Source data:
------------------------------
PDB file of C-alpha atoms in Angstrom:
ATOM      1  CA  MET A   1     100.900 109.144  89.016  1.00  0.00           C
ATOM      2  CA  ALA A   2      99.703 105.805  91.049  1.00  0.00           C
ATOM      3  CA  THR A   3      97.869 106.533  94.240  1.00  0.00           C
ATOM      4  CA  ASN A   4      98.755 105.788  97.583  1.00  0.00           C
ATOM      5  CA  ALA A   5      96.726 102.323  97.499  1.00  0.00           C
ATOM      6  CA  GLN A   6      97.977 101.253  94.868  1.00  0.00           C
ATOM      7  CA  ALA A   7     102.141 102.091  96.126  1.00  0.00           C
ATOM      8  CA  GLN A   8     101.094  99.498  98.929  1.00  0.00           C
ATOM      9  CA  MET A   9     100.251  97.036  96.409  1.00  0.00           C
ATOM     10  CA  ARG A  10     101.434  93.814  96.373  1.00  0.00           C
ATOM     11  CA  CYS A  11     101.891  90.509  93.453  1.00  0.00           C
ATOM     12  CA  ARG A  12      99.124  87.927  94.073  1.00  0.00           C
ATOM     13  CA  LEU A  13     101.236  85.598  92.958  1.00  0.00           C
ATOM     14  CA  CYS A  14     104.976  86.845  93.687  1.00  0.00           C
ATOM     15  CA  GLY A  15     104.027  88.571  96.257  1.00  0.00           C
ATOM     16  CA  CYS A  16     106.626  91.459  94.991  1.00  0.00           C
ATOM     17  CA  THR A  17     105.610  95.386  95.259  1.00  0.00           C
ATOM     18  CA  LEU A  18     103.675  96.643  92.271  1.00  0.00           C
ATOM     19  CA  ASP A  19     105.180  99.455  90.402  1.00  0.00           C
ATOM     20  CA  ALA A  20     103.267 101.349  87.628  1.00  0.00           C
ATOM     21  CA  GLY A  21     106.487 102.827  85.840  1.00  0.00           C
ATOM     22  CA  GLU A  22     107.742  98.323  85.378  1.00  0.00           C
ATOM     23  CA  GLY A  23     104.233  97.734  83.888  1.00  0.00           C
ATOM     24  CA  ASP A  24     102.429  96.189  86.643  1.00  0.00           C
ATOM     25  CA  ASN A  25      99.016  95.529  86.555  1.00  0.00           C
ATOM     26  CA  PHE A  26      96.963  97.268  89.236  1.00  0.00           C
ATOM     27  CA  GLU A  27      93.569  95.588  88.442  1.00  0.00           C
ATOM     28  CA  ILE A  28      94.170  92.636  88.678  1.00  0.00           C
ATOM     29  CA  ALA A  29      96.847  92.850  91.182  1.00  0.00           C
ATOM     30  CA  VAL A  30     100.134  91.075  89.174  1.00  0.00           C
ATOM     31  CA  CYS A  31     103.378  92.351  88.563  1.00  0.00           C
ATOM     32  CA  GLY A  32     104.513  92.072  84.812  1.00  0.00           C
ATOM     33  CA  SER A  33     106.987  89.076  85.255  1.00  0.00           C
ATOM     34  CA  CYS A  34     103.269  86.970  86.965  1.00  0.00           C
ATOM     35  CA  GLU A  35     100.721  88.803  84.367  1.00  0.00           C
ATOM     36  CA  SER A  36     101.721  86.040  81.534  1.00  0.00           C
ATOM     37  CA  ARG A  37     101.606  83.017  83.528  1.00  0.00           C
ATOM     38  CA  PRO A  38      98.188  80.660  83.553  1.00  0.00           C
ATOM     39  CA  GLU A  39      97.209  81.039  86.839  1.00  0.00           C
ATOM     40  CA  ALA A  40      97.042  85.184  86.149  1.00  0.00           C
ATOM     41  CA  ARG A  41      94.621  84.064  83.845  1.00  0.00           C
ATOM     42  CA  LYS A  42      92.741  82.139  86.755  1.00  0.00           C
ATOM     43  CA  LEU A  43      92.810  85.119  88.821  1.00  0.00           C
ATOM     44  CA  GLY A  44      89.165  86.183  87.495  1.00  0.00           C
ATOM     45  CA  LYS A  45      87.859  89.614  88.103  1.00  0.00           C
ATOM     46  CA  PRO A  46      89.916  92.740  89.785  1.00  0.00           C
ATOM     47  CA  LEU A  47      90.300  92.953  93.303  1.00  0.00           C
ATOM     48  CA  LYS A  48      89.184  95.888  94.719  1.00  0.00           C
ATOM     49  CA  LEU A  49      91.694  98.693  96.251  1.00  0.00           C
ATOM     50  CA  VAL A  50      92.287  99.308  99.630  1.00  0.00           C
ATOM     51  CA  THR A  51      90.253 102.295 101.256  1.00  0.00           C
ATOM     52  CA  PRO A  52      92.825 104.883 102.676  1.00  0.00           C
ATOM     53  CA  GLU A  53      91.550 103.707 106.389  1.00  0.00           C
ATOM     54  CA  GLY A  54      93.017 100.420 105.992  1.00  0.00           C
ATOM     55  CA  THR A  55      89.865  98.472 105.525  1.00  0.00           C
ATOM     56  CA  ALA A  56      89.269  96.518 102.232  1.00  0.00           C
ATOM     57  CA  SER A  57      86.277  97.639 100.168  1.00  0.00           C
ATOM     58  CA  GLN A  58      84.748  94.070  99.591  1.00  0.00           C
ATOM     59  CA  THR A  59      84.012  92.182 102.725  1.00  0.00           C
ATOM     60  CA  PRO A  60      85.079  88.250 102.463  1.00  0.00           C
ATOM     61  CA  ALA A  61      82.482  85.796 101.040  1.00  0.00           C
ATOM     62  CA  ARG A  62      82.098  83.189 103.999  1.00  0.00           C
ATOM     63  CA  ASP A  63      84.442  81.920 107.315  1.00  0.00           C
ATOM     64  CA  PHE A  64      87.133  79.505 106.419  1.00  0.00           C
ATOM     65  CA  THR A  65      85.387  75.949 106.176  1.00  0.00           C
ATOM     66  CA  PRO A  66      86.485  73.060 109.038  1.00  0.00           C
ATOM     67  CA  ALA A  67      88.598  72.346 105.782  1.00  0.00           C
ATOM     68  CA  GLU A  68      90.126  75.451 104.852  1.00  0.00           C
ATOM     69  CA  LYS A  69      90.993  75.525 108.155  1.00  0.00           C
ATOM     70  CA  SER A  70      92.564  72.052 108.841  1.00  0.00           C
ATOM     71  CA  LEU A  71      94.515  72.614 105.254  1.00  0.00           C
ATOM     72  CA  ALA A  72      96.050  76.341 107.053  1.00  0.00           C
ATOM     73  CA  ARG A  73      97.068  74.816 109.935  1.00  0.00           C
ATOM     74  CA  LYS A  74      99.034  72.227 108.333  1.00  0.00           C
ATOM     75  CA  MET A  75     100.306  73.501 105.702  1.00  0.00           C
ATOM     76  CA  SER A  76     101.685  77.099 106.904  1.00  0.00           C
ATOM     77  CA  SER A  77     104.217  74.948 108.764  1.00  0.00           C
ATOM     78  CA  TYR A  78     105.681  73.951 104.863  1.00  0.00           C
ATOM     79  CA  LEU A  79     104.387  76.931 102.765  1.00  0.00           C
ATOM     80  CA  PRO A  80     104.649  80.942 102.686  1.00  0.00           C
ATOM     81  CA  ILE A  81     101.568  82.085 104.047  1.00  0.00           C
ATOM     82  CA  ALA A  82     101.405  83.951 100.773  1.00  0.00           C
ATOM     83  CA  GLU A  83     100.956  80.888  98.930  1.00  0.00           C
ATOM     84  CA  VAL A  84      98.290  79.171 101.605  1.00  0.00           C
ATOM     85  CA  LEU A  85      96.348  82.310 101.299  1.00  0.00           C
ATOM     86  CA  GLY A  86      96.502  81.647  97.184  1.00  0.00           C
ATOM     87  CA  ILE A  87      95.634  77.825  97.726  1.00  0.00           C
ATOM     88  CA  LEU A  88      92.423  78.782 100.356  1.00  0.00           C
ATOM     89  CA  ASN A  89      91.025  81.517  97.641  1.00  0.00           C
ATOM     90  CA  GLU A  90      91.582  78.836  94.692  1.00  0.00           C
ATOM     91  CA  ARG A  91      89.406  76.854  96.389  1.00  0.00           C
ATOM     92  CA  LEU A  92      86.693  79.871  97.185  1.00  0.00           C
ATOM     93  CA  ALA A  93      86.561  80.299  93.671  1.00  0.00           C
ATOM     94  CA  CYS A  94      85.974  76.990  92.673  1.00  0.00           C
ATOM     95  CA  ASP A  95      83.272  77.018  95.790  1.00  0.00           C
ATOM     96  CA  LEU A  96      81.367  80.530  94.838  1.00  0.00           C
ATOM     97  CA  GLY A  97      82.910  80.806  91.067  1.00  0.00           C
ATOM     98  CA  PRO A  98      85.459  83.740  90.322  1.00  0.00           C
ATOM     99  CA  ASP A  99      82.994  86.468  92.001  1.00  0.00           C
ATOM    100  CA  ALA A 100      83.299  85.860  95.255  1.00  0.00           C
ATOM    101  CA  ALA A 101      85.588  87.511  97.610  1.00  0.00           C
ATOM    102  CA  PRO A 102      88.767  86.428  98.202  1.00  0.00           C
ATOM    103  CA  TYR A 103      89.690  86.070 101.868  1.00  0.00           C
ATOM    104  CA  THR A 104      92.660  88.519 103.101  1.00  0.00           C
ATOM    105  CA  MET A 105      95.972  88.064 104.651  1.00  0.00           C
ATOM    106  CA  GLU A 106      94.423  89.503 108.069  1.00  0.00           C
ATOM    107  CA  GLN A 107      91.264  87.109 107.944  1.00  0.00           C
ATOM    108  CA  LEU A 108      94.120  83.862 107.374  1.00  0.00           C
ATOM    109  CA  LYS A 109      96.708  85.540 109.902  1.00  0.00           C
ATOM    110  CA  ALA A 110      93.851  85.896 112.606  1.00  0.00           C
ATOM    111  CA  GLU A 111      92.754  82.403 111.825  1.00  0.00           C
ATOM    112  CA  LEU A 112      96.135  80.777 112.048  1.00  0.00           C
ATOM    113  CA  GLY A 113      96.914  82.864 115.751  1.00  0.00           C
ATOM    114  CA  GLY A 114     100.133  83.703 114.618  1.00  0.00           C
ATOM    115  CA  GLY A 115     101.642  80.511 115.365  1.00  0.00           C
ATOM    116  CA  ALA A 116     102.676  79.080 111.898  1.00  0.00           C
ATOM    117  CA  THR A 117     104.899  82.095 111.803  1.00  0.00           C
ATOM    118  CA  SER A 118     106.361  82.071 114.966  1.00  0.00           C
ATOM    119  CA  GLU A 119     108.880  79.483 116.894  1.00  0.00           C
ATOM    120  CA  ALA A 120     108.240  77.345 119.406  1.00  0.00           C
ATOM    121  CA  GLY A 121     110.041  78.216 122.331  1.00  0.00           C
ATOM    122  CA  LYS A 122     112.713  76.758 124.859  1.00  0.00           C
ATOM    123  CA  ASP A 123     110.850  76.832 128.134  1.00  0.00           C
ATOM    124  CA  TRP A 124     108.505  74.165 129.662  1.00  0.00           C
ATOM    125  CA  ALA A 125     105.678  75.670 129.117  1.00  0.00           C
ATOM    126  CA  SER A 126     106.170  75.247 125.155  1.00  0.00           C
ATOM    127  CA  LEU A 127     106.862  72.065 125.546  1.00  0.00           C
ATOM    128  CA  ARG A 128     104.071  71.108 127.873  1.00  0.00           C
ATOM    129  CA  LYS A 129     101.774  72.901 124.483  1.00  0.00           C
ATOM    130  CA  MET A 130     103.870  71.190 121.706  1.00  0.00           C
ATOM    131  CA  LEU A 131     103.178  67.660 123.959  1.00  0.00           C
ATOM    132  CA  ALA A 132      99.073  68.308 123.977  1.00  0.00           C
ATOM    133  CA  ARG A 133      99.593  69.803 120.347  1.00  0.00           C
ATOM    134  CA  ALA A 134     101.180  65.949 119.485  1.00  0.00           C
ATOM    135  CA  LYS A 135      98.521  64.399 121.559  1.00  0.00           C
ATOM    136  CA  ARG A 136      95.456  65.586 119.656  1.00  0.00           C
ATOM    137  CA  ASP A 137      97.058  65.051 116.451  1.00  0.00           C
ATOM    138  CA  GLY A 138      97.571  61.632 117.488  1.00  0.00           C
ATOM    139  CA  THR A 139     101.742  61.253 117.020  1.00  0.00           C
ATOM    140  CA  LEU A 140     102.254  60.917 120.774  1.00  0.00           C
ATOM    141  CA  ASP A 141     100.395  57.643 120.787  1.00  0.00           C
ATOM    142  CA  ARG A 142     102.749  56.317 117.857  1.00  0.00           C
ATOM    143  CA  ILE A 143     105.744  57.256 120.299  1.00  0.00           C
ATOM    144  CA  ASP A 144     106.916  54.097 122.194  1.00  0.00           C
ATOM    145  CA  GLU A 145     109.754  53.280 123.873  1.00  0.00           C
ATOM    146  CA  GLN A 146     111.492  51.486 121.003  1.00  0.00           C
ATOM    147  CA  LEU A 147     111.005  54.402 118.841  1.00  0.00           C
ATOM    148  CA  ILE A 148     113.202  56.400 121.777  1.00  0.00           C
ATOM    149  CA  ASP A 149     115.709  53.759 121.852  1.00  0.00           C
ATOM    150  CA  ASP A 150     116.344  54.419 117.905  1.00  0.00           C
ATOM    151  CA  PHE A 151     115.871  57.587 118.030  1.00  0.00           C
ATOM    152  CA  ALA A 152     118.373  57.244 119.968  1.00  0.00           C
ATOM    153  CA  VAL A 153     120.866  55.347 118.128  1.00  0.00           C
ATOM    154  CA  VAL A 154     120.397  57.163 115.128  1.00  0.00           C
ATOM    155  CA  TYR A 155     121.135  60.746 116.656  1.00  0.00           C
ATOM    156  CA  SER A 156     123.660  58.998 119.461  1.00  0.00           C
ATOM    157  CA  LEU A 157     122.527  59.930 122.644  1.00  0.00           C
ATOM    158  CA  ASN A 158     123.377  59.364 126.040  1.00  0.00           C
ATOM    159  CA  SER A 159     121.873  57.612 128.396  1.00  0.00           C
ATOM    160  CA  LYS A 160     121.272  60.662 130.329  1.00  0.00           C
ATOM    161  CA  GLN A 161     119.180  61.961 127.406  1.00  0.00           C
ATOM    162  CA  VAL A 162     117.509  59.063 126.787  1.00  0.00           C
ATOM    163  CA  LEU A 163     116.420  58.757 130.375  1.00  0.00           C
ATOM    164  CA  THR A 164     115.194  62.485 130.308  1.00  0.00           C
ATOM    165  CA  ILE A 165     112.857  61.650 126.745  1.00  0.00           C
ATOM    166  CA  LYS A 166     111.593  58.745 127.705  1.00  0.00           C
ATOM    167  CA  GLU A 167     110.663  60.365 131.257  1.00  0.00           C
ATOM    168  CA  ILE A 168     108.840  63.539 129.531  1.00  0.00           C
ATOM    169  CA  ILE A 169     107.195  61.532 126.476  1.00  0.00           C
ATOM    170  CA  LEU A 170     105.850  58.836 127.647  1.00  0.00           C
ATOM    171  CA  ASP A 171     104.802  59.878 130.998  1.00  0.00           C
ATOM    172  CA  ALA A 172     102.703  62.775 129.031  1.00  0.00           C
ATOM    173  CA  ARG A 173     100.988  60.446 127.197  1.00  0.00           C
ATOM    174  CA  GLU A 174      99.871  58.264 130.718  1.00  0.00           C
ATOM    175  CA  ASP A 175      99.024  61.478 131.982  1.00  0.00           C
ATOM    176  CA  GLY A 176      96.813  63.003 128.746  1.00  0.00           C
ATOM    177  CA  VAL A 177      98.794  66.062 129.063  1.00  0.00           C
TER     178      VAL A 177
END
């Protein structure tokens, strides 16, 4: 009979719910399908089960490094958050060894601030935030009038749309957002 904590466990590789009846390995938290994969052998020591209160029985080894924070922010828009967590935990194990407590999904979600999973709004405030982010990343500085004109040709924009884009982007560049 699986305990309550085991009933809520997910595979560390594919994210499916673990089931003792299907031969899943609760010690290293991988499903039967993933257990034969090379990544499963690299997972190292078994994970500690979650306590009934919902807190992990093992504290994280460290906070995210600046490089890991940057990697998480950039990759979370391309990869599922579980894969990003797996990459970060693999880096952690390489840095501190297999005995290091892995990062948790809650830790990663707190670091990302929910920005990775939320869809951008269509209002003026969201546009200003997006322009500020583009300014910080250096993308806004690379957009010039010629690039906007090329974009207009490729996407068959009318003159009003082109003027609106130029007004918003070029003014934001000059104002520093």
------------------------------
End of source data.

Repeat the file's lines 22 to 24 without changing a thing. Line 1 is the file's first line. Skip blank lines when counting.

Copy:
ATOM     21  CA  GLY A  21     106.487 102.827  85.840  1.00  0.00           C
ATOM     22  CA  GLU A  22     107.742  98.323  85.378  1.00  0.00           C
ATOM     23  CA  GLY A  23     104.233  97.734  83.888  1.00  0.00           C